|A Rare & Unusual Georgian Campaign Table.|
Once seeing this you next thought might be " The top is from a card table. That can't be right." You decide to have a closer look and see what its all about.
So what do we notice from this photo:
1. The top is hinged but not folding upwards like a card or table but downwards. Most odd.
2. The timber to the top and side rails is a dense Cuban mahogany.
3. Unusually, the legs with their boxwood stringing are made of a lighter possibly Honduras mahogany. Can this table be right ?
Lets have a look underneath and see whats going on.
Interesting. We have 8 iron hinged fixings that are connecting the top to the base section. Lets undo these and see what happens.
So, what can we deduce from this?
From the style of the square tapered legs with the boxwood stringing this table would date to around 1790. We know that at this period in the second half of 18th century cabinet makers were experimenting with different designs to make furniture that could be dis-mantled to make it portable.
At this period the campaign furniture would look like its domestic equivalent and would usually be made by cabinet makers rather than makers who specialised in travel furniture. Some of the known furniture designers of the time included some portable furniture in their design books but there were not, that we have discovered, that many designs available for their subscribers.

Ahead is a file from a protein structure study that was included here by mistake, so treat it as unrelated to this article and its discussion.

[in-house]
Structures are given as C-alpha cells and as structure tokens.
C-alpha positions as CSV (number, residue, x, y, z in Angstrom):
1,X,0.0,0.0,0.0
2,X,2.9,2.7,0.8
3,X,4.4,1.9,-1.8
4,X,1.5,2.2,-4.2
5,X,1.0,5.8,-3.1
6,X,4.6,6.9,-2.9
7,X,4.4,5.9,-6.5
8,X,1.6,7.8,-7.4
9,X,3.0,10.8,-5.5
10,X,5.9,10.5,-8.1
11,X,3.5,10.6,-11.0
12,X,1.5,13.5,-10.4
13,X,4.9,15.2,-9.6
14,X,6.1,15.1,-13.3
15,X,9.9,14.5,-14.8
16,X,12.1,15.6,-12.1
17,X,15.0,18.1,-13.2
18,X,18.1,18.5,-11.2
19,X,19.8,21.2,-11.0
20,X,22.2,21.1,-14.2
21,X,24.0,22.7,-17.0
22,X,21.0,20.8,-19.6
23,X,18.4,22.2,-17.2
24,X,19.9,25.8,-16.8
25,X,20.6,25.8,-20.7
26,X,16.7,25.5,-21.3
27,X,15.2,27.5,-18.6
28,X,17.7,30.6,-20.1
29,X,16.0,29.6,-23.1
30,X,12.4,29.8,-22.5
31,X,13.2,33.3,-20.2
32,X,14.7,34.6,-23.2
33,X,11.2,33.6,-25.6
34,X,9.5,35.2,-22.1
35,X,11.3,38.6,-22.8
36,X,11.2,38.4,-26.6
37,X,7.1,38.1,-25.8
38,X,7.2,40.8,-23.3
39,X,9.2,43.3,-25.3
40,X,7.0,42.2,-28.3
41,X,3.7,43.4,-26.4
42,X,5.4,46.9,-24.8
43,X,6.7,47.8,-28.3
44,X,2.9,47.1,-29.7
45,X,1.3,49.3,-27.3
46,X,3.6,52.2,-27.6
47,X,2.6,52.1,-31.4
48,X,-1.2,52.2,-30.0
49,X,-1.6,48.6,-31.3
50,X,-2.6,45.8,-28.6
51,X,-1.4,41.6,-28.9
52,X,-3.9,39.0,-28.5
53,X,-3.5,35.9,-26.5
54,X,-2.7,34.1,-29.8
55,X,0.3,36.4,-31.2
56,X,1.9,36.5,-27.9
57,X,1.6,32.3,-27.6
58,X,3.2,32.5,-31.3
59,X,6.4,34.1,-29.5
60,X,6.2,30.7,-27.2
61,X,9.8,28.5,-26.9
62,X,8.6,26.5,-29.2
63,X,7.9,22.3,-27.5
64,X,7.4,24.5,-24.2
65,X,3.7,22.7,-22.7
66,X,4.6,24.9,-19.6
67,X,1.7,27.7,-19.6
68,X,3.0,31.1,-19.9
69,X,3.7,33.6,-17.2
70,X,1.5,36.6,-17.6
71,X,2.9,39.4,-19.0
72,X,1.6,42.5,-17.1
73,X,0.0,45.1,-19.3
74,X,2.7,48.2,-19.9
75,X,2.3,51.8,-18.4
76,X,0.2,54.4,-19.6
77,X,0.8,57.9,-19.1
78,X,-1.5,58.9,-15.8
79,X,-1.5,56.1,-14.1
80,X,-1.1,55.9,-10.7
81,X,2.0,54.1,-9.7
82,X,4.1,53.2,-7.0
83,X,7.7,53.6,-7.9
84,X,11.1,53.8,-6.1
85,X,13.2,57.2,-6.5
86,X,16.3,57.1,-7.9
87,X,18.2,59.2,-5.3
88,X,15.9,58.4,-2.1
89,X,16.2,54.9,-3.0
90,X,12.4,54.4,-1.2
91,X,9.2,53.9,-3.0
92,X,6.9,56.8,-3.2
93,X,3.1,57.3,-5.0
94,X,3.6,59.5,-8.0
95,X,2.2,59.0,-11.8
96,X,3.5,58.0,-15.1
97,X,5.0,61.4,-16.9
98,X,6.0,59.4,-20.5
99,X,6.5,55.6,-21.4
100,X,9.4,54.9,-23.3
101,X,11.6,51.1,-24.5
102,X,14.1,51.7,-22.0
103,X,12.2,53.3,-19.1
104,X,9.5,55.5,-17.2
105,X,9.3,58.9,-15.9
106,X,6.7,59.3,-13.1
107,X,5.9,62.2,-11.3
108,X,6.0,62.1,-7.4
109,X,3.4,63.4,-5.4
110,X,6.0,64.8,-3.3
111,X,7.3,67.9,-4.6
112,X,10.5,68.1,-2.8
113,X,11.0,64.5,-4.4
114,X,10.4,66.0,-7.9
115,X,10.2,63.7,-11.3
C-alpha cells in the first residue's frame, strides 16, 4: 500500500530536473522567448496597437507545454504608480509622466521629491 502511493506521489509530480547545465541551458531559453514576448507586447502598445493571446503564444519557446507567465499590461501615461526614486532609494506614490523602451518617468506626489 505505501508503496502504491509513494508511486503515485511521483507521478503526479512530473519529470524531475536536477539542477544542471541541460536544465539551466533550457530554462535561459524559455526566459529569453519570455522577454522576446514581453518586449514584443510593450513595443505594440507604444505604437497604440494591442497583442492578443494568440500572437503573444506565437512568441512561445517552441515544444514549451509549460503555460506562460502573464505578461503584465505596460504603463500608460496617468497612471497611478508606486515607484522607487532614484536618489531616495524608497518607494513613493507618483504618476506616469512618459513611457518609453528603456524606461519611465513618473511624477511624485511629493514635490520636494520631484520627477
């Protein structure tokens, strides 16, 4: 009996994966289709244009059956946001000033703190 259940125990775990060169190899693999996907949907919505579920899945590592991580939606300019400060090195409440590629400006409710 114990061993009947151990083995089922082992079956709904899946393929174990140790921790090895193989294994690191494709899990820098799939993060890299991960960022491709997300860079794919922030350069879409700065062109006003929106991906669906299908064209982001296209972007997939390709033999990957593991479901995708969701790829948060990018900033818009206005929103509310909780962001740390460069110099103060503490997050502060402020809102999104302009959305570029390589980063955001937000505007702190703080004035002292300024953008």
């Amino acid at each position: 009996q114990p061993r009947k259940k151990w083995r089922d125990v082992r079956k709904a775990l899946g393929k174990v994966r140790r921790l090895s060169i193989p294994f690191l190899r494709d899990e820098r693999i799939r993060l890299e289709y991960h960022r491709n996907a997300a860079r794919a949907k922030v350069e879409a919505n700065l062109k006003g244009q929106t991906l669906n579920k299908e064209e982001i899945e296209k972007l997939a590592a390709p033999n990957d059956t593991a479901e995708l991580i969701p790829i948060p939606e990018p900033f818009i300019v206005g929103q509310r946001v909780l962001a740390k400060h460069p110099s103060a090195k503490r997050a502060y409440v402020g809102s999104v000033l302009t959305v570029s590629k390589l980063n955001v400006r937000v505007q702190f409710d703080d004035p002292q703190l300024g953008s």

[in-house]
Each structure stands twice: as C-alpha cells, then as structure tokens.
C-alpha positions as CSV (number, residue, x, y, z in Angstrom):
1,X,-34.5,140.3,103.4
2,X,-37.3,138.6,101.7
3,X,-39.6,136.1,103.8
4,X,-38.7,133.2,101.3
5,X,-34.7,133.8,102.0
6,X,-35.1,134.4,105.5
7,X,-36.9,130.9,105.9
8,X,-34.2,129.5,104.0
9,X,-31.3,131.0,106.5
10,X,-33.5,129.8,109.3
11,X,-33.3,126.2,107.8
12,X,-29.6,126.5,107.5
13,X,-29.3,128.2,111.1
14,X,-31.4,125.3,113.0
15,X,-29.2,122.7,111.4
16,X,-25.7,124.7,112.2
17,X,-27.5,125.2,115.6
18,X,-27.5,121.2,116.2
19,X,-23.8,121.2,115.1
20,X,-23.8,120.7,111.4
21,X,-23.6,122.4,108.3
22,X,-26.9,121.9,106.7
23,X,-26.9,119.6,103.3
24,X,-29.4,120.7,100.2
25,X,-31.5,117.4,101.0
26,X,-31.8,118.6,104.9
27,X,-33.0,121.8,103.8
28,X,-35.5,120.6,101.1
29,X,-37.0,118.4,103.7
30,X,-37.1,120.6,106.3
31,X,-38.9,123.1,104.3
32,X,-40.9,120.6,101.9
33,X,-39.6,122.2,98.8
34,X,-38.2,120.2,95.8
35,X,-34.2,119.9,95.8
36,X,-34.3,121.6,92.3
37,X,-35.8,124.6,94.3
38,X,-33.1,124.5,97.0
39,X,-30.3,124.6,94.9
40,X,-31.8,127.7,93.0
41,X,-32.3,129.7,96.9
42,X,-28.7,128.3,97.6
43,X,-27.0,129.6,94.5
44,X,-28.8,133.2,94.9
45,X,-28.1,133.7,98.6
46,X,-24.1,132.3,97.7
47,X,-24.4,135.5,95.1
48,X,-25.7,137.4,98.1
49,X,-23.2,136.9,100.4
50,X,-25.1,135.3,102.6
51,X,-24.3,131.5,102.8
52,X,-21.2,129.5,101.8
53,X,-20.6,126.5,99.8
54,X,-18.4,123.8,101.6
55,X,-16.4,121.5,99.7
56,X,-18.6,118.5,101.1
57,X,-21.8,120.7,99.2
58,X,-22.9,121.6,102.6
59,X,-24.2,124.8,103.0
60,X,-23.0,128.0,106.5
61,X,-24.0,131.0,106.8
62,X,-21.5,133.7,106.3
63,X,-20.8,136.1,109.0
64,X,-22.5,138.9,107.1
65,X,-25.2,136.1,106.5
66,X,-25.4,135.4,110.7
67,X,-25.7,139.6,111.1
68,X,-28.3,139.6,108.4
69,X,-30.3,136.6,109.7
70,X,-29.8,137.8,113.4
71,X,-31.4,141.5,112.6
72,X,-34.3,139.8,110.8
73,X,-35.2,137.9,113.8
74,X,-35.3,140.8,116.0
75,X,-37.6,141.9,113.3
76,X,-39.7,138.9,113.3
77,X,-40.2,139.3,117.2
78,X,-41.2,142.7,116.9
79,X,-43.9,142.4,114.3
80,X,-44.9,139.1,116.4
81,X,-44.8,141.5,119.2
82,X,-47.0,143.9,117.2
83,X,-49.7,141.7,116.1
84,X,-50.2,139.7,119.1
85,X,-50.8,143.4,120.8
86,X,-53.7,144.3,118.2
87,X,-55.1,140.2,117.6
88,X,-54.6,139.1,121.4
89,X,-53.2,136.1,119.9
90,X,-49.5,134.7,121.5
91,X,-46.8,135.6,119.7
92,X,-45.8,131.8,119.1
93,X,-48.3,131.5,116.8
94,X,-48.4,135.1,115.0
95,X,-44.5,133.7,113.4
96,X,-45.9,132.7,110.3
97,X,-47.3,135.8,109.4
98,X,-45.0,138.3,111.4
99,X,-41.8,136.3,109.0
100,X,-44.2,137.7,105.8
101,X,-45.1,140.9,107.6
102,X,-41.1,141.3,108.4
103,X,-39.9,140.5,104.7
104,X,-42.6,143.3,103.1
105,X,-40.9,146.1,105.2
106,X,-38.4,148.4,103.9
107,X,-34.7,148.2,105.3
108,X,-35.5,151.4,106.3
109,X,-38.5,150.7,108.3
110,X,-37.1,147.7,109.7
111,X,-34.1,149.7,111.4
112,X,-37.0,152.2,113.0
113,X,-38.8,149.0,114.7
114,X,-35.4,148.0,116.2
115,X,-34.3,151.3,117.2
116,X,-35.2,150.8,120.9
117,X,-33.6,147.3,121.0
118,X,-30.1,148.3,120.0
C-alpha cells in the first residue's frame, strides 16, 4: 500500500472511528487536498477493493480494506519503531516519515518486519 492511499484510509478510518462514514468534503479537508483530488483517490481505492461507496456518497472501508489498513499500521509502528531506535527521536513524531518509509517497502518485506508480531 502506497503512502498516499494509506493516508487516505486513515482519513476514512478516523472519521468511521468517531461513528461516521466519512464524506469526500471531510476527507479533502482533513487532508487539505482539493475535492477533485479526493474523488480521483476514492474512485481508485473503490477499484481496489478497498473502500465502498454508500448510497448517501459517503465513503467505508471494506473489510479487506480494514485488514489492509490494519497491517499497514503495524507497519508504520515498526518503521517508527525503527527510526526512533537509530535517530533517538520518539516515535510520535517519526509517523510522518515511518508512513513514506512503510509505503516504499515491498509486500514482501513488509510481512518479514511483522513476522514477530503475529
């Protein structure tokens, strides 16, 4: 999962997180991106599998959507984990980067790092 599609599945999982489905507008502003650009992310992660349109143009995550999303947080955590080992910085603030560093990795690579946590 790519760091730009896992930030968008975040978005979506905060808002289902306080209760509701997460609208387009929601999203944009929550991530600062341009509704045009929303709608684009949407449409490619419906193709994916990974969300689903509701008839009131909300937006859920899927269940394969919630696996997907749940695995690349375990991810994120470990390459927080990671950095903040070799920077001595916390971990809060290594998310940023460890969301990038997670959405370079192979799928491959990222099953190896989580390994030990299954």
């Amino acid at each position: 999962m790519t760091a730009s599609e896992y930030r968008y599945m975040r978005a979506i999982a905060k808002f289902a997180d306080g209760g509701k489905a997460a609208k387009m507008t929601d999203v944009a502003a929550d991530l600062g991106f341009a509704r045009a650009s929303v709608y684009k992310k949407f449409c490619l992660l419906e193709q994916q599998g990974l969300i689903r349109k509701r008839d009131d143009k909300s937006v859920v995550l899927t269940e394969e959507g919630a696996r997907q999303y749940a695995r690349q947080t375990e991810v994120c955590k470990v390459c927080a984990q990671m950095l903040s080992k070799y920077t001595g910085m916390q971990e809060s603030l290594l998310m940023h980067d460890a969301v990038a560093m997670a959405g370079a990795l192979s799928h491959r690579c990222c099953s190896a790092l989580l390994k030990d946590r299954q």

For this reason we occasionally come across furniture which we believe were bespoke made for a client and possibly one off pieces. I believe that to be the case with this table.
Two last details that should be mentioned are that all the fitting are iron as opposed to brass which is unusual. Possibly, even blacksmith made that leads me to believe that the table is more likely than not made by a provincial cabinet maker. Secondly, why did the maker not put hinges to the top section the other way around to allow the top to close and protect the polished surface as opposed to this way that means it will not close flat as the iron hinges are in the way?
By Simon Clarke.